Let’s all march for (veterinary) science

On Saturday 22nd April, 2017, thousands of people rallied across Australia as part of a global movement calling on political leaders to focus more on science, to recognise the significance of science and to use scientific evidence as the basis of good public policy.

Veterinarians have always needed to consider not only the science but also the ethical issues in making decisions about animal welfare. Further, scientific assessments of animal welfare involve a number of considerations that are ethical in nature.

Veterinary ethics are concerned with how veterinarians make decisions and act as professionals for the provision of veterinary care. The law and codes of conduct relating to veterinarians provide an ethical framework to ensure that veterinarians work in an ethical environment. Research has shown that people are mostly innately cooperative and ethical and prefer to work in an ethical environment – they just need laws to enforce this.

"Veterinarians need to discard the perception that moral or ethical reasoning, philosophically grounded, is distant from everyday practice. Daily encounters with ethical ‘dilemmas’ – be they end of life decision-making, pain relief for husbandry procedures or requests to euthanase healthy animals – can serve to make the life of a practitioner more challenging and rewarding."

At the BVA Congress in London in November 2016, Franck Meijboom, Associate Professor at the Faculty of Veterinary Medicine and Ethics at Utrecht University, spoke about “incorporating ethics into everyday practice”. Professor Meijboom posed a number of questions, including whether veterinarians should ignore the interests of an animal when the interests of its owner conflicted with animal welfare and instead aim for a good vet–client relationship. Most of the audience rightly disagreed, with one listener commenting that pandering to a client’s wishes was not a good relationship.

Regardless of whether practitioners have time to sit down and ‘navel gaze’, clinical decision making is one aspect of practice that demands reflection. Have I made the right decision? Is this decision using the best evidence? Is this decision in line with codes of conduct and the law? Have I ensured that the animal is my first priority? Have I followed up to check if the animal responded to my treatment? It’s clear that, ethically, veterinarians need to make clinical decisions using best evidence for the best health and welfare outcomes for the animal, the owner and the veterinarian. Furthermore, codes of conduct and the law pertaining to veterinarians stipulate that veterinarians are obliged to make clinical decisions based on best evidence and current knowledge.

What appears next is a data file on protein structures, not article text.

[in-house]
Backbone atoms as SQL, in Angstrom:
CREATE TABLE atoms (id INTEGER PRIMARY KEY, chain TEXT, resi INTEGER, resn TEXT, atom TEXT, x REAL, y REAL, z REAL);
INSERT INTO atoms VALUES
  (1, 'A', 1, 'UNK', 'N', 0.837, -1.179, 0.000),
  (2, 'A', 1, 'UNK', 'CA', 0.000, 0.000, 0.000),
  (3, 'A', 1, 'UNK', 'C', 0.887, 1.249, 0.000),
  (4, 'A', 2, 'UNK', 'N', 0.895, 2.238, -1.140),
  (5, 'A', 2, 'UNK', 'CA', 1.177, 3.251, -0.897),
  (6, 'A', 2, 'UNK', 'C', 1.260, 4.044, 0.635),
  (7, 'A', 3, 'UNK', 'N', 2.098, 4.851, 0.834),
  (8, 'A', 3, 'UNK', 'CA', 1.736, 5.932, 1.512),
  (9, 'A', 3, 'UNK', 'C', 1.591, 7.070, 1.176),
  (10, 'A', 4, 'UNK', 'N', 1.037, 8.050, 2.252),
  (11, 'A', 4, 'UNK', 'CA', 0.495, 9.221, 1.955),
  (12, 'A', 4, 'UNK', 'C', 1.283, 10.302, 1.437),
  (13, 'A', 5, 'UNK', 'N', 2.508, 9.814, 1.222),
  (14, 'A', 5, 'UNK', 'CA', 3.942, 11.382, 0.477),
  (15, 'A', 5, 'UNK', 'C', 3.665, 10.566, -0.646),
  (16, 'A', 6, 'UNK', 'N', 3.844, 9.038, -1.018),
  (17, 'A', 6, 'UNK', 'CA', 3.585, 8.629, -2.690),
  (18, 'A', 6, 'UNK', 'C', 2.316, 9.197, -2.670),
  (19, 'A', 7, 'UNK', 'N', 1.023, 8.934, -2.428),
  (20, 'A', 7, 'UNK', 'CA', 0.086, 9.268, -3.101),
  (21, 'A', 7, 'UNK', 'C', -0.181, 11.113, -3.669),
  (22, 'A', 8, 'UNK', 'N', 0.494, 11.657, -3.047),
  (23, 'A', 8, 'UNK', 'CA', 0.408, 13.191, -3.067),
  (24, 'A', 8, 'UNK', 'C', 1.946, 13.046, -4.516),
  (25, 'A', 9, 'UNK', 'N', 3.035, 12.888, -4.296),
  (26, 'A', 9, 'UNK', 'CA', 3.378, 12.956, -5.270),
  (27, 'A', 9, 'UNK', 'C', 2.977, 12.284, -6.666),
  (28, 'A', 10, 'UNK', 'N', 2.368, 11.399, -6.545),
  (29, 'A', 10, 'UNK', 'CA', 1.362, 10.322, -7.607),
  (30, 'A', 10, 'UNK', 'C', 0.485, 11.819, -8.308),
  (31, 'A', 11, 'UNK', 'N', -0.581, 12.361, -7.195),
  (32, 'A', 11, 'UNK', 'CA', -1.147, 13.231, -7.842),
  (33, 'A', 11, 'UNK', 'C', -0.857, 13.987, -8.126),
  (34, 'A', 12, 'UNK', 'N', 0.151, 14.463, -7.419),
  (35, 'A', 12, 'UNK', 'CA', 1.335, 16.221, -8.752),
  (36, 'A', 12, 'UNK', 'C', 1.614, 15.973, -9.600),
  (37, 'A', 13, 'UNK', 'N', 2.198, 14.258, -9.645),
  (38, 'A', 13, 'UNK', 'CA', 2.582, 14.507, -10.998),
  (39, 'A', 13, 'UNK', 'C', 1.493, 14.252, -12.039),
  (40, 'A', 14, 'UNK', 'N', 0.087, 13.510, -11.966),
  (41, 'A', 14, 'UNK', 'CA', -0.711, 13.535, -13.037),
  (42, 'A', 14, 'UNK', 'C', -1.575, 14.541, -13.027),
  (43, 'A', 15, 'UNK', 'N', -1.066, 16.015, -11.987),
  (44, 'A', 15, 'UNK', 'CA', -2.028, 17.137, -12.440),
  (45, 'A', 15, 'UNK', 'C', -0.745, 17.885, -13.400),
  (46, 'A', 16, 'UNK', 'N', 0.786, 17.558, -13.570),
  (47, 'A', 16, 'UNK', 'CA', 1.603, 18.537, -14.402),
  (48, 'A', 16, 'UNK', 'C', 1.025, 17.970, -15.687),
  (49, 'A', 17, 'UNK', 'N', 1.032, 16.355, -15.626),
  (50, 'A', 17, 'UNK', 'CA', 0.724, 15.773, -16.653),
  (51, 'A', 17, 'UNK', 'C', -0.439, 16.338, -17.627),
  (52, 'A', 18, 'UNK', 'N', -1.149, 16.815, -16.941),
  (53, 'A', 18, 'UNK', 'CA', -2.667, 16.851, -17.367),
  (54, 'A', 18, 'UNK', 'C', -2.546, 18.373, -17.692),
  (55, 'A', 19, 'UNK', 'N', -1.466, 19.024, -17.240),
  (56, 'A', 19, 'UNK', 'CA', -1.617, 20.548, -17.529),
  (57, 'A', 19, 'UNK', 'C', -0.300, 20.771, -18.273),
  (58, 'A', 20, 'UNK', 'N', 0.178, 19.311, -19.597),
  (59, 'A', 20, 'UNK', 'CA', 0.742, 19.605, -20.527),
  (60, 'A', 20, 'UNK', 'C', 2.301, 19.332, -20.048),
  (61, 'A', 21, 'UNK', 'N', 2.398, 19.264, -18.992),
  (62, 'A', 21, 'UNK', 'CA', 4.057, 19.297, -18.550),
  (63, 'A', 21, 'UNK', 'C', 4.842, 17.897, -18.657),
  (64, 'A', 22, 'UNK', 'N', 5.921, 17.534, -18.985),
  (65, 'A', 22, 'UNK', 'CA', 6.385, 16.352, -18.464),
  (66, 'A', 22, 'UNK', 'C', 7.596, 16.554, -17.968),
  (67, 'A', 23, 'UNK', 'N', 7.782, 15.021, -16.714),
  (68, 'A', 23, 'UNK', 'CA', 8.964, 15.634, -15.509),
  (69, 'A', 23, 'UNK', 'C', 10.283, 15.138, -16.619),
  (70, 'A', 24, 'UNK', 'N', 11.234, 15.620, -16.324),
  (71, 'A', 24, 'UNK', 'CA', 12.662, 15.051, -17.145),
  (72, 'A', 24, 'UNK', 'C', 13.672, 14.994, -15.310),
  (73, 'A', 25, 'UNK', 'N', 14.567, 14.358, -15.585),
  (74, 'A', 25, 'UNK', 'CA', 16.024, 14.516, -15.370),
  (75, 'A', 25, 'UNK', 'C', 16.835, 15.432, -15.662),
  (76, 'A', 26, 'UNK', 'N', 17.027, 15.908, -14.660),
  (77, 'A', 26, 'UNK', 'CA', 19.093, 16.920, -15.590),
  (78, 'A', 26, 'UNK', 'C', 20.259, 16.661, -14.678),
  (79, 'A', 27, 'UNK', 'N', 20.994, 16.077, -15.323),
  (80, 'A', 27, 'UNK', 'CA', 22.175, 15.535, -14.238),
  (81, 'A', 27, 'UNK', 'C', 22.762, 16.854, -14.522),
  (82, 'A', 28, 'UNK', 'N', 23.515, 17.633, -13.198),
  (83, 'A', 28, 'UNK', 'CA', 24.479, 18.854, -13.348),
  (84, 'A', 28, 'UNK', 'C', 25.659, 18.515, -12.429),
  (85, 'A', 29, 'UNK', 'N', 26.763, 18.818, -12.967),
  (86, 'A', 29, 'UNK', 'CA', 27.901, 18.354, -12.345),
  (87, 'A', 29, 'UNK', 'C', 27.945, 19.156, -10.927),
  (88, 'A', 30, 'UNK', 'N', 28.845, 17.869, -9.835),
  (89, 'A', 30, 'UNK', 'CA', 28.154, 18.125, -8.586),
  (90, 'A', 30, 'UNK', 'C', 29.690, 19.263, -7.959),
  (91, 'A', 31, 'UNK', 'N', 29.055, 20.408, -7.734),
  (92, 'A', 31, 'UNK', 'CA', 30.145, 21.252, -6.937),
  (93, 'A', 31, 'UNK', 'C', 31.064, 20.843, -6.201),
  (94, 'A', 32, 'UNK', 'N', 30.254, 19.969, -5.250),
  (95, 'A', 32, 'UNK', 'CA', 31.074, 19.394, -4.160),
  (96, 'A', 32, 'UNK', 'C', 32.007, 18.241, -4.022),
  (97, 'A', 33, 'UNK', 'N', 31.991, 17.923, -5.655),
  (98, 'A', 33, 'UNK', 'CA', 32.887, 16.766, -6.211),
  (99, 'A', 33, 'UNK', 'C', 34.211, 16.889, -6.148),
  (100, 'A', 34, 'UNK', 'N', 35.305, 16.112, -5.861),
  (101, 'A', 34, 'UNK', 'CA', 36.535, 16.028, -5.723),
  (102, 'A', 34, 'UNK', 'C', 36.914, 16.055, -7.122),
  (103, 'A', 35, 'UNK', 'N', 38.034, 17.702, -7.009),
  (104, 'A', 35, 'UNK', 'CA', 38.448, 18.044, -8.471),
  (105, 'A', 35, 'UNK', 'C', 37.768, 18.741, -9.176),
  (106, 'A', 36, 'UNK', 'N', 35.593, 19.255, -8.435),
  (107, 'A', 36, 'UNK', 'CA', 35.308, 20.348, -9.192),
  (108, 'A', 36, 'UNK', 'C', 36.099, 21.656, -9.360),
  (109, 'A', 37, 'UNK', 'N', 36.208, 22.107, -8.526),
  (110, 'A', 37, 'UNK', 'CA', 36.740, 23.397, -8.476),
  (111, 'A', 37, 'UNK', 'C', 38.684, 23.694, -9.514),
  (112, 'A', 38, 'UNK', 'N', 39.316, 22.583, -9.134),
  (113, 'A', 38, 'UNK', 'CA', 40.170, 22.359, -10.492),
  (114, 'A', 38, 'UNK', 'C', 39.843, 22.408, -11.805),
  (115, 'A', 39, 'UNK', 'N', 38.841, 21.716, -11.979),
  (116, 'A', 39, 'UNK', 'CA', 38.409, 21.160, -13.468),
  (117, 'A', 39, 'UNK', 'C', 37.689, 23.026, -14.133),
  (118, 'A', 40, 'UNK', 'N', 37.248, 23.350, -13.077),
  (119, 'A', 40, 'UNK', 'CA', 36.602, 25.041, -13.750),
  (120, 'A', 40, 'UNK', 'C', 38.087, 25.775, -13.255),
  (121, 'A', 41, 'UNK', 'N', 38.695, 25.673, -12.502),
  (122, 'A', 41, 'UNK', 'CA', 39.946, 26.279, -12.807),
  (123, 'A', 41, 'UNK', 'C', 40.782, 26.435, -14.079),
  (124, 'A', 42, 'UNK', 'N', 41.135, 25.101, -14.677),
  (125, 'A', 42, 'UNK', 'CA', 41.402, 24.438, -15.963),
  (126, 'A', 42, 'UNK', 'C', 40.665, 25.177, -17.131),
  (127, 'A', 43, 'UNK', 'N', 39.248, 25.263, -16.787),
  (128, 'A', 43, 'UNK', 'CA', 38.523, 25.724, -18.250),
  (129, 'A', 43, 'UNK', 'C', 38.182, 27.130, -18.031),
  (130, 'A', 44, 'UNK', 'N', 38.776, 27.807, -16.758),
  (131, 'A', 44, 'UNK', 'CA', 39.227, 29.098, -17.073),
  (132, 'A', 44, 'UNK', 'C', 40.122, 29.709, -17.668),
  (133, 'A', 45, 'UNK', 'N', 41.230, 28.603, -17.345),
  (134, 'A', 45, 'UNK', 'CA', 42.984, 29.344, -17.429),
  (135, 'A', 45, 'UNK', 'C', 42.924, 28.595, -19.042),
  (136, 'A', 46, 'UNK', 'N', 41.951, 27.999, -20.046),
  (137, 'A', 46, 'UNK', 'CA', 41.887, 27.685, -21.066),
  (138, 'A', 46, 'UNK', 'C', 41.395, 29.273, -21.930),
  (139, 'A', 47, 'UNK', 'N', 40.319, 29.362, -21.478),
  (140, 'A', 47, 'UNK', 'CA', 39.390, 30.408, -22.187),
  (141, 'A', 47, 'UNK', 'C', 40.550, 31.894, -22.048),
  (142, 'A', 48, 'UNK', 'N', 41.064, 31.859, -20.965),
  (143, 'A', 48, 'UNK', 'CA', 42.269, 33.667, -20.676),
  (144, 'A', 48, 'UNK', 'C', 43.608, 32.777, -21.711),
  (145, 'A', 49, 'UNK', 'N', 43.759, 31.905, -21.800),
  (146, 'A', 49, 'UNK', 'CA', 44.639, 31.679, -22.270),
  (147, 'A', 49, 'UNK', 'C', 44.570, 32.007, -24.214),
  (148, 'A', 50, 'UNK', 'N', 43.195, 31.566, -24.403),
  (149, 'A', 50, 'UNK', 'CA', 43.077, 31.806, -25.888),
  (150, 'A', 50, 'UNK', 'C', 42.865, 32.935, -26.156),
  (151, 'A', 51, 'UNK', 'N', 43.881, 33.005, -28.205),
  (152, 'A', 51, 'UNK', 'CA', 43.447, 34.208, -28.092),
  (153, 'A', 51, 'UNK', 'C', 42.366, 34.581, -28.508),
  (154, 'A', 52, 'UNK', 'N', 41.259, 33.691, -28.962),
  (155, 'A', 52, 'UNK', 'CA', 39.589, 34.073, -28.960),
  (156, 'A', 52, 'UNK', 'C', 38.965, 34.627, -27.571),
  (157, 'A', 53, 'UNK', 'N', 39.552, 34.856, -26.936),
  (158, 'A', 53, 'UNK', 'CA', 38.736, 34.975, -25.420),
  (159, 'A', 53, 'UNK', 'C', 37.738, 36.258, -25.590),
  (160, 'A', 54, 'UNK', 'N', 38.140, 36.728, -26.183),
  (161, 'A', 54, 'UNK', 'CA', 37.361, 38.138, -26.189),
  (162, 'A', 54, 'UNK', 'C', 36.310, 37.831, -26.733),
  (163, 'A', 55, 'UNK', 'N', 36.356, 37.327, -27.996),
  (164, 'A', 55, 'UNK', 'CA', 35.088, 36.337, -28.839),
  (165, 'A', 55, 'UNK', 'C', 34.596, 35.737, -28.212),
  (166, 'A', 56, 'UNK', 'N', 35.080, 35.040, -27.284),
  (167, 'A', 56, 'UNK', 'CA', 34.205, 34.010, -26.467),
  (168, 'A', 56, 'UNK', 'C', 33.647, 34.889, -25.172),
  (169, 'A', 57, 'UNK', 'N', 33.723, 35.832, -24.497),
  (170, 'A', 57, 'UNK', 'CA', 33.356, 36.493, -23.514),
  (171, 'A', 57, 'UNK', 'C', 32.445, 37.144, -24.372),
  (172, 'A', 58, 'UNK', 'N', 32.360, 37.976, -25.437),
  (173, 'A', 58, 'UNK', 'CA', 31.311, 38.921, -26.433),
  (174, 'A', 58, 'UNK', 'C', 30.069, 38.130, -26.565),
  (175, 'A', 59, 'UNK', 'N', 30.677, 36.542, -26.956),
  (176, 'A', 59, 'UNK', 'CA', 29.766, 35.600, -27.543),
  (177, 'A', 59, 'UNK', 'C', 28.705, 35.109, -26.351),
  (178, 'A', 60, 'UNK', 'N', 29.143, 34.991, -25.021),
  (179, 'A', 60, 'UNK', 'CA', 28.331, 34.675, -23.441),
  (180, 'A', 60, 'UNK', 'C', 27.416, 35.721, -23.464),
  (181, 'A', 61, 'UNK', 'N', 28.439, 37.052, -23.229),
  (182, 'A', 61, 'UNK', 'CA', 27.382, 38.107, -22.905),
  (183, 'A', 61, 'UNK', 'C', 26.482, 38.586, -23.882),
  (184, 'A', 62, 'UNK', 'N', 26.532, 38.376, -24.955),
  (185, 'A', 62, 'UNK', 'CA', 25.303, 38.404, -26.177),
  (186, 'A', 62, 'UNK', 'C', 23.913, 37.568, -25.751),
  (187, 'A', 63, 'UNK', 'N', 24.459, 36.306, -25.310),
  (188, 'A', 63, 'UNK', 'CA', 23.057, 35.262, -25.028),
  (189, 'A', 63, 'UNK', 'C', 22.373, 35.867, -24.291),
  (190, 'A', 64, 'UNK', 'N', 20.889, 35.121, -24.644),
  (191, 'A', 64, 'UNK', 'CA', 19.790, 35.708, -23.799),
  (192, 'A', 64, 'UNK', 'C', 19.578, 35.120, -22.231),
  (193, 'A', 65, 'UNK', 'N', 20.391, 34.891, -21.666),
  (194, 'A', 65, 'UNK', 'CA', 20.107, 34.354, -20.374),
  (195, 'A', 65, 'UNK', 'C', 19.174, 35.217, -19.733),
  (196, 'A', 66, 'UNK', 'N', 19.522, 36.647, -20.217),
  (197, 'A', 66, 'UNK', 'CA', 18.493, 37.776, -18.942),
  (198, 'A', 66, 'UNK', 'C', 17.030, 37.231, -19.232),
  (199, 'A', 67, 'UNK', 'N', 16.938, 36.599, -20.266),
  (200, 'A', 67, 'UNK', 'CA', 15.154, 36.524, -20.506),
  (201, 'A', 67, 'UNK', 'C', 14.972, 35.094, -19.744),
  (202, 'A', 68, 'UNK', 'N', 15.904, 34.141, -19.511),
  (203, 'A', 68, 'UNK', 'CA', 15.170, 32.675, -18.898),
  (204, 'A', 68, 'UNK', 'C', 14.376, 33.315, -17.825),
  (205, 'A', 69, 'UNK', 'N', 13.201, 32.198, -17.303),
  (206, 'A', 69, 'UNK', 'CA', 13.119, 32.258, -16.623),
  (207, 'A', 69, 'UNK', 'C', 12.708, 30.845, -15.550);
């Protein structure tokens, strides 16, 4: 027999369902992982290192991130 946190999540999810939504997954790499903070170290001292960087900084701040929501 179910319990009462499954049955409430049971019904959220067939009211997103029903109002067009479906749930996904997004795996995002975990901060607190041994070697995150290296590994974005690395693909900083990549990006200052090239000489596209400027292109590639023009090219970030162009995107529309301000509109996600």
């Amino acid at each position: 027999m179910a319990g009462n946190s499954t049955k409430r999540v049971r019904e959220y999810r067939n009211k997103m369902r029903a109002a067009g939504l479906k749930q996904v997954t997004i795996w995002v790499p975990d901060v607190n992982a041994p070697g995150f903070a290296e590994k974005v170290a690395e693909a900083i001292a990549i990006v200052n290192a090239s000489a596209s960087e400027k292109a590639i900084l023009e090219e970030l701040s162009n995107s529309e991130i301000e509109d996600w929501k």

Access to the best available information when making a clinical decision is a critical part of evidence-based veterinary medicine (EBVM) and has at its heart the confidence in the scientific methodology that has developed over centuries to enable us to distinguish between what is likely to be true from what is likely to be false (or unproven).

As scientists we are trained to separate good from dubious information and are forever alert to cognitive biases and the need to challenge current knowledge. However, in today’s climate of post-modernist populism and ‘alternative facts’, we do need to be more stridently assertive in being scientific and evidence-based.

The postmodern mindset has had serious implications for the standing of science in general, and veterinary science has not been immune. At its extreme, postmodernism views science as simply one among a variety of subjective explanations for the way we perceive the physical world. Science is downgraded to mere opinion and scientists’ professional voices are diminished.

As Professor Emma Johnston, writing in the Sydney Morning Herald (February 14, 2017: ‘The antidote to rising populism is being grown in labs’) states, “The rise of a wider ‘post truth’ political culture means that scientists increasingly need to ‘pick up the baton of public intellectualism’ and to counter fake news”. As we are all too aware “anyone can speak, write, tweet and post” and that “opinion and ideology are overriding facts”. Professor Johnston asks, “Can we counter fake news by promoting science and as scientists be the ambassadors of brand ‘knowledge” and brand ‘truth’?”. Further, “As public intellectuals our scientific qualifications and practices could, and should, be shorthand for reliability and credibility”.

We are fortunate that with the massive increase in scientific literature, the emergence of EBVM resources has given us data to become better veterinarians, such as at http://www.nottingham.ac.uk/cevm/. Practitioners can make a difference by providing data, undertaking research in practice and generally engaging in EBVM. The use of EBVM is being driven by practitioners and this engagement has the potential to make practice even more rewarding. There are likely to be a range of non-clinical benefits of the use of EBVM, such as collegiality and interesting, relevant and satisfying engagement in practice. Importantly, EBVM provides reliable information to support decisions, reduce error and stress and improve practitioners’ wellbeing.

In this postmodernist world of fake news and the like, if we replace evidence-based medicine with opinion-based medicine we lose both credibility as veterinary scientists and a legitimate claim to be the primary source of information and views on animal health and welfare. Let’s all walk for science!

Tanya Stephens
Newsletter Editor,
Welfare and Ethics (Special Interest Group)

This article appeared in the November 2017 issue of the Australian Veterinary Journal

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